Letters: Feeling down about Kings, Ducks
I’ve been a Kings fan since the second grade. I’m now 57. Despite the many lean years during that span, I can’t remember a playoff series in which the Kings’ play was more anemic or inept than what just occurred in the series against the Golden Knights. Three goals in four games? Aside from the performance of Jonathan Quick, who was brilliant, the team showed that an overhaul is needed. The deliberate grinding style that the Kings play simply doesn’t work in the NHL anymore.
Perhaps the L.A. Kings, who were swept by the Vegas Golden Knights, aren’t really that bad — maybe the Vegas team in its first year of existence is a sports anomaly. Only time will tell as Vegas next takes on San Jose. One thing for certain, however: If Vegas does pull it off and wins the Stanley Cup in its maiden voyage, the adage of “What happens in Vegas, stays in Vegas” will certainly apply to the Cup itself for a whole year.
Many will say it was the stellar goaltending of Marc-Andre Fleury that beat the Kings. Stellar he was. Many will say it was poor shooting by Tyler Toffoli, Jeff Carter, Dustin Brown, etc. Poor shooting it was. But game in and game out the bete noir of the Kings was abysmal stick-to-stick passing. Their inability to complete passes precluded their developing a transition game and stifled their offensive attack, making it easier for Fleury to position himself to make stops more easily.
Bruce N Miller
Playa del Rey
After the Kings got eliminated by Vegas after only four games we can start a new motto, “We are all Knights.”
Drew Doughty gets suspended during the playoffs for a hockey hit yet Erik Haula gets nothing for intentionally hitting Anze Kopitar in the face with his stick. Is David Stern running the NHL?
The Ducks getting swept out of the playoffs should come as no surprise to those who follow this team closely. They are so slow they have to constantly trip, hold or interfere to keep up. They can’t clear a puck out of their zone without turning it over, and their dump attacking strategy went out of favor a decade ago. This team needs a complete overhaul from top to bottom.
At a loss over Lakers
During the four previous seasons, the Lakers and 76ers both occupied the 14th and 15th places in their respective conferences. This season both teams talked about making the playoffs. Los Angeles fans know how that worked out. Philadelphia not only made the playoffs, it finished in third place, winning 16 games in a row to end the regular season. The Lakers missed the playoffs again, finishing 11th.
Management and the players are graded by how they perform. How did Lonzo Ball do? What grade should he receive? Lonzo was not even the best rookie on his team, even though his salary is 400% more than any other Laker rookie. If Lonzo was receiving a grade for his performance would it be much more than a C-minus? What grade would management receive? It’s been five straight years without a winning record or playoff appearance for the Lakers. The former inept Philadelphia 76ers exceeded the Lakers after four seasons of finishing in 14-15th place. Should Laker fans expect an NBA All-Star to join the Lakers after an 11th-place finish this year?
Let’s pray for a miracle.
Too much traveling
Has anyone else noticed that NBA referees in the past few years are not enforcing the rules on traveling with the ball? To wit, James Harden, Dwayne Wade, et al. are literally taking two steps back to get off their jump shots. If you watch their feet closely you will see them hop back — usually behind the three-point line — to create the space necessary for them to shoot. Harden does it at least 10 times a game! Am I imagining this?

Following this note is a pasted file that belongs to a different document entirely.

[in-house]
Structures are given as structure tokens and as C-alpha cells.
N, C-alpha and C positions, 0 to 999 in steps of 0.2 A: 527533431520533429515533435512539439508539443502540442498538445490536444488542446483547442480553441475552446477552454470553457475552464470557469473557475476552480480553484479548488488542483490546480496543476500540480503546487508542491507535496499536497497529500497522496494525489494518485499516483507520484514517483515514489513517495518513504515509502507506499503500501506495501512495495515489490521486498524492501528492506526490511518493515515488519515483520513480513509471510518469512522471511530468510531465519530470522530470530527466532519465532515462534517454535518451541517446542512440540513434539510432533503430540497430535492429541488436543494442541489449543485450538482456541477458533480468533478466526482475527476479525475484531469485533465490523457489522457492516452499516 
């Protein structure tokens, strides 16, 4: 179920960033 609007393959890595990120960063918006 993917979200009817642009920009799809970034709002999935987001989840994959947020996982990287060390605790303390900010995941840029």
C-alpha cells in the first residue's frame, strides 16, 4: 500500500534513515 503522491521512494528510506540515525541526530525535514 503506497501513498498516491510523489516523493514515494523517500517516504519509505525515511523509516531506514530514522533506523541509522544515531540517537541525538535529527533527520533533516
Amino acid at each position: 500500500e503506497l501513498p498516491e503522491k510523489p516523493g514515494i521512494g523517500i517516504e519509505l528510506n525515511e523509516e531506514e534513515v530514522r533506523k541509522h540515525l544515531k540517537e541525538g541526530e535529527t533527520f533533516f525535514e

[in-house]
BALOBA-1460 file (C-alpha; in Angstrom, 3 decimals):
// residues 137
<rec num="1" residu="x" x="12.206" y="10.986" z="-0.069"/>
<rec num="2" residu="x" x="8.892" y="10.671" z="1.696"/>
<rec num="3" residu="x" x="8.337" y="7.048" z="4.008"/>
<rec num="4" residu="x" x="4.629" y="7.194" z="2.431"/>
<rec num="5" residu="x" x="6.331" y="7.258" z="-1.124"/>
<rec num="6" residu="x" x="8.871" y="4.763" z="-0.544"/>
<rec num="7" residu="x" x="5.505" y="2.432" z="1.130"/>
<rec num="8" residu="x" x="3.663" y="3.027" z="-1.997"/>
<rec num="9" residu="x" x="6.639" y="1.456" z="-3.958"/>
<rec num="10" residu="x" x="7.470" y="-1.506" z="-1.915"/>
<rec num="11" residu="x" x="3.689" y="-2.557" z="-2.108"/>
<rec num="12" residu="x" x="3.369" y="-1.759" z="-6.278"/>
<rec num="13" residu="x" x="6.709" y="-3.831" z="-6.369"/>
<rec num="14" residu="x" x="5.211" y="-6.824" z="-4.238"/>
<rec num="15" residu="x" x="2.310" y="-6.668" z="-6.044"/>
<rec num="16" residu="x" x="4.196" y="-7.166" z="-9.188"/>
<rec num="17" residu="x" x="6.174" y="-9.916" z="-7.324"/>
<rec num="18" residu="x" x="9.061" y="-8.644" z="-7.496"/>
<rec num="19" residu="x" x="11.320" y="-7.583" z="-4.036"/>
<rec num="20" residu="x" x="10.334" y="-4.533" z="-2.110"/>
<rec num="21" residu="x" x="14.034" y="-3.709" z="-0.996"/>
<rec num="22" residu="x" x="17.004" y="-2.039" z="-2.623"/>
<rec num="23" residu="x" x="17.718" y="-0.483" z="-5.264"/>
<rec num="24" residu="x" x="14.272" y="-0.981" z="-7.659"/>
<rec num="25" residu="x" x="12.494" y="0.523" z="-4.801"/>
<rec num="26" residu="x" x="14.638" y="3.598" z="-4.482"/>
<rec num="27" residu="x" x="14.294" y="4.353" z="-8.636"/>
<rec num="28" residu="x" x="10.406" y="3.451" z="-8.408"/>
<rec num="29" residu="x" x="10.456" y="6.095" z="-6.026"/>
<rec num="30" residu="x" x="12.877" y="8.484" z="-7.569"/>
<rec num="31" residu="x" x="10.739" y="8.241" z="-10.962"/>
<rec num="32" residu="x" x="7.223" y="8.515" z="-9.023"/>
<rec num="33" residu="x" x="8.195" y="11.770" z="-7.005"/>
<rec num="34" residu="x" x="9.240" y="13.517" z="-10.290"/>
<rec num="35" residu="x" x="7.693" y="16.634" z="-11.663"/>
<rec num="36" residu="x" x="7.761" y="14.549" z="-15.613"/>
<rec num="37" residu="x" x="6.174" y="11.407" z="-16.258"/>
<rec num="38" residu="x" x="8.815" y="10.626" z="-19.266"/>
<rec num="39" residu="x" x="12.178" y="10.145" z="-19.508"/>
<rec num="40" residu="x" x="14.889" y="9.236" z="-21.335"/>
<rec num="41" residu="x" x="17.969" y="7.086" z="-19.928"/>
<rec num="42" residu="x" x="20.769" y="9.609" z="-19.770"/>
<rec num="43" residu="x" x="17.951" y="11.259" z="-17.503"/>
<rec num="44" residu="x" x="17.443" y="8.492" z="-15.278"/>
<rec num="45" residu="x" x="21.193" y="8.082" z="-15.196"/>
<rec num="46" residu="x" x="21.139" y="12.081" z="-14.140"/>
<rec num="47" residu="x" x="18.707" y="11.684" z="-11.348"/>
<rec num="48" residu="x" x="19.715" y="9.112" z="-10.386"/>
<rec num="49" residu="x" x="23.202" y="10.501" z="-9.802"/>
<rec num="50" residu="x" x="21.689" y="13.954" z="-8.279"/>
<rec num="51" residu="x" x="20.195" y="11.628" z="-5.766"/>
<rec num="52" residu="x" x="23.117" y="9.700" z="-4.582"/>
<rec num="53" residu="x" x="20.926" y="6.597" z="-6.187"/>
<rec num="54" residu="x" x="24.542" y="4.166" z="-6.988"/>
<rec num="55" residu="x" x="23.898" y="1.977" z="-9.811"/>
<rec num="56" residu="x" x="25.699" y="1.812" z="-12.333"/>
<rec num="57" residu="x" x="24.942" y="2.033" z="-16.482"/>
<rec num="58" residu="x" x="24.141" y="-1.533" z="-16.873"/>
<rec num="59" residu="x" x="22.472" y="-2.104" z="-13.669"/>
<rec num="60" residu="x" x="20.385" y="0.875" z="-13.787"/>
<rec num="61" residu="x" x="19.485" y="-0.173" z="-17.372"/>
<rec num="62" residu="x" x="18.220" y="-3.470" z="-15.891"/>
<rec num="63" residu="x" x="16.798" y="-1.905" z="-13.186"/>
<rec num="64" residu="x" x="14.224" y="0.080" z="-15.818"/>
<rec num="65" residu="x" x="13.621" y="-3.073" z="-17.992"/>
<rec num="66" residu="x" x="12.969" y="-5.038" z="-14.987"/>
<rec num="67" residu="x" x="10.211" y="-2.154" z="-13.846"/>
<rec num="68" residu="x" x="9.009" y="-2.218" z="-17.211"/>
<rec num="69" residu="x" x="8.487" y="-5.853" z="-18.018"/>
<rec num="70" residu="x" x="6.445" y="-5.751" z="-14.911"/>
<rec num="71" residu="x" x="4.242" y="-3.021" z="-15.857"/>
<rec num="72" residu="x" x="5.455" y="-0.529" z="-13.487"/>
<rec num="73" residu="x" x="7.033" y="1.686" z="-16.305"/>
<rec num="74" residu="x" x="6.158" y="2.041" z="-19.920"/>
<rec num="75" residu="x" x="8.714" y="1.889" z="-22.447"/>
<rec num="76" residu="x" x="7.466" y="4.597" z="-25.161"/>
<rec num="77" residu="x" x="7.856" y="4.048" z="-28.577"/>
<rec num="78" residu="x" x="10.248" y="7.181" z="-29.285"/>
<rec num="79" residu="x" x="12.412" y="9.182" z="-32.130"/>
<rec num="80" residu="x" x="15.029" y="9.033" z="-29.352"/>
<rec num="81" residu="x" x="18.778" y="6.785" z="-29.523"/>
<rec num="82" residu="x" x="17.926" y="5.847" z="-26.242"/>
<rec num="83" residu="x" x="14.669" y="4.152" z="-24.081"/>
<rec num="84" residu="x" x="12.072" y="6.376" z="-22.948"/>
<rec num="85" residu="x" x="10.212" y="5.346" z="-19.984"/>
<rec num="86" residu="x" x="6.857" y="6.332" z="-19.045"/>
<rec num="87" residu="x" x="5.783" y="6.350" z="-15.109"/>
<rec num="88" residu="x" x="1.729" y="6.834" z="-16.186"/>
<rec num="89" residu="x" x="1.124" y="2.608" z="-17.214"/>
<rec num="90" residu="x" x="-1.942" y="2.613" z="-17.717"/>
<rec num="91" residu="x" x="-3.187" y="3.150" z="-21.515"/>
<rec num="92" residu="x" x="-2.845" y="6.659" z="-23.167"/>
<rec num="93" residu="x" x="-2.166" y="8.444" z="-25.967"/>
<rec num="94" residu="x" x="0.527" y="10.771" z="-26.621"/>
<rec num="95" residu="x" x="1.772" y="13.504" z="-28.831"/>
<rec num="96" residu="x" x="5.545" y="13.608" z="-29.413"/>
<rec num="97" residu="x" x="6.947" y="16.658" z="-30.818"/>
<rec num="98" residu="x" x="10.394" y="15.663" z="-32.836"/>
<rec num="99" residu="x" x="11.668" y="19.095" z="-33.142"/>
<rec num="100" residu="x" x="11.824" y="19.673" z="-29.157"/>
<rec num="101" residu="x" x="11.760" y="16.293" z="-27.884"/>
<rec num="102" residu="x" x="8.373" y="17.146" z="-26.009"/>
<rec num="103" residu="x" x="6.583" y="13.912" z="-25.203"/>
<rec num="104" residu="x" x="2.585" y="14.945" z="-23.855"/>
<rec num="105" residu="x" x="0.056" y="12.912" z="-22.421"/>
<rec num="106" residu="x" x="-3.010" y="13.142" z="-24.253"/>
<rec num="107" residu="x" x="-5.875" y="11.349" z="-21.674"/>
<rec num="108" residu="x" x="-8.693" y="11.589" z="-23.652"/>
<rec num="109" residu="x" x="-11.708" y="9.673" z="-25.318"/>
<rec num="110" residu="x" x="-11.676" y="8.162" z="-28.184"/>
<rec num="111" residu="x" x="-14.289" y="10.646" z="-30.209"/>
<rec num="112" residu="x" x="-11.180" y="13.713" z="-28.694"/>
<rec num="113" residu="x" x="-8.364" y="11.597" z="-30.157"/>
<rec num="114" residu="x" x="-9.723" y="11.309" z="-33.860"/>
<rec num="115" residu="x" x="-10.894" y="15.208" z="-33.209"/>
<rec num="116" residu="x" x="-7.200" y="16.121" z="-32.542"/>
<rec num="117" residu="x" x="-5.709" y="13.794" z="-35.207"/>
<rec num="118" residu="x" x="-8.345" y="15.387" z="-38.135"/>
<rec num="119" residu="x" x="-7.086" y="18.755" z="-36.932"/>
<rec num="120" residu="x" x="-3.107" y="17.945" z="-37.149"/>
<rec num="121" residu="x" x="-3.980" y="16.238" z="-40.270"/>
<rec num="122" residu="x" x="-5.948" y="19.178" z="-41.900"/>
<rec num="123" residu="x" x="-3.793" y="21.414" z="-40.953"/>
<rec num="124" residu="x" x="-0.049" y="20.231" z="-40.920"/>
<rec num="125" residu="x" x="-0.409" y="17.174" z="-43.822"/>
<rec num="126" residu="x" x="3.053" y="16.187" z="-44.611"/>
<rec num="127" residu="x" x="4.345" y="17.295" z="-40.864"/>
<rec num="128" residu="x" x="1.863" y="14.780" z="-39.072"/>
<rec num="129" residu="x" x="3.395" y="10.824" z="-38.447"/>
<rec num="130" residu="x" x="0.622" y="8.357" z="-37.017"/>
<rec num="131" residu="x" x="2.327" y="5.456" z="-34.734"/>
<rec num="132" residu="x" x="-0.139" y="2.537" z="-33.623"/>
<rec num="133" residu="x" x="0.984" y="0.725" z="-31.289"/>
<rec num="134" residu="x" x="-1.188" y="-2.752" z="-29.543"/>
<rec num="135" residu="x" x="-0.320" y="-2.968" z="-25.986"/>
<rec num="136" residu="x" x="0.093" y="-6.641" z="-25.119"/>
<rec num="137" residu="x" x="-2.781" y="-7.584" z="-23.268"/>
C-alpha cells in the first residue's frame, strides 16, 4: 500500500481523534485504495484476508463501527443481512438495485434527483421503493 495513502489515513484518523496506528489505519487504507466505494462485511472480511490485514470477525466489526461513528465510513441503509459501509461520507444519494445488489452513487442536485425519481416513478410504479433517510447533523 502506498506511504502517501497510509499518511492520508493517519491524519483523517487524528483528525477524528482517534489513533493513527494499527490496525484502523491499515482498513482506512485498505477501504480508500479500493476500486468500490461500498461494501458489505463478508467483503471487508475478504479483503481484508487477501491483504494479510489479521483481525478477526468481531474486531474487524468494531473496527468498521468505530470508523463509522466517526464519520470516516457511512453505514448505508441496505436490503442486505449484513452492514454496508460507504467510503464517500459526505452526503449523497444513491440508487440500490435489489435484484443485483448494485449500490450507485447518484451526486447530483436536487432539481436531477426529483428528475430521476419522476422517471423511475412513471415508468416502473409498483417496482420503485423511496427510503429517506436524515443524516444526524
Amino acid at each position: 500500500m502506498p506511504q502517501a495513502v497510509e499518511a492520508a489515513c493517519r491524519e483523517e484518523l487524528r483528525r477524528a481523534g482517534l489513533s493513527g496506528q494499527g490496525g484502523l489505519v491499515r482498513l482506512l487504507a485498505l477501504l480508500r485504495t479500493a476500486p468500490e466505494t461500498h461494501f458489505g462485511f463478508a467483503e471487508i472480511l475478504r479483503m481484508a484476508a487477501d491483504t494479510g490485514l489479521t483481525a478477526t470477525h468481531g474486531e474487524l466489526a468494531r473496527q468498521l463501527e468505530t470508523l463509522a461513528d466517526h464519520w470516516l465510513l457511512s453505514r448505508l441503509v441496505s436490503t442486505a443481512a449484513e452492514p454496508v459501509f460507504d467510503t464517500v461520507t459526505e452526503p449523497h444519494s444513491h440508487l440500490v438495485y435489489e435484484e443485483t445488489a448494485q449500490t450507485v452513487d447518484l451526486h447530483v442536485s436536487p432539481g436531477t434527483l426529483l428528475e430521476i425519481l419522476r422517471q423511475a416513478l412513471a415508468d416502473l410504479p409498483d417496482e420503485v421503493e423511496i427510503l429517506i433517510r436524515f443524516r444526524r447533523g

Kelvin D. Filer
Last weekend I was proud to be a volunteer at the LA/SGV Special Olympics Regional Games, where over 470 athletes competed at Azusa Pacific.
At this event, working the basketball games, I was heartened to see the true positive nature of sport displayed. Absent was any trash talk, fighting, blatant fouls, swearing, complaining, name calling, arguing or negative attitudes. Present was a pure enjoyment of the sport, helpfulness, fun, respect, effort, and most of all, kindness. When a player goes down at one of these games, another player always helps him or her up, no matter what team they’re on.
Today we live in a society inundated with derision, dishonesty, and being most concerned with our side winning at all costs. So, maybe it’s time we take a lesson from the Special Olympic athletes. Let’s help instead of hurt, respect instead of ridicule, praise instead of deride, and instead of merely winning, come together to do what’s best for the greater good. Maybe if we all helped each other up, instead of putting each other down, we’d all be winners, just like in the Special Olympics.
Missing the playoffs
It looks like by fall there will have been zero total playoff games won during 2018 by the Rams, Chargers, UCLA football and basketball, USC football and basketball, Ducks, Kings, Lakers and Clippers.
It’s been a tough year for this UCLA/Kings/SoCal sports fan...
PAC-12 bowl record: 1-8
PAC-12 tourney record: 0-3
SoCal hockey playoff record: 0-8
Rams postseason record: 0-1
At least I have that great World Series Game 7 to lean on!
Baseball, snow don’t mix
It is amazing to see 21 games postponed due to inclement weather around the country, with more still to come. There must be enough West, southern and indoor stadiums to start the season under better conditions. I can’t imagine trying to play in 40-degree temperatures, and snow must be a great deterrent to hitting a white baseball. This is as inane as playing World Series games in late-October Eastern or Midwest weather. Wake up, MLB, and smell the coffee.
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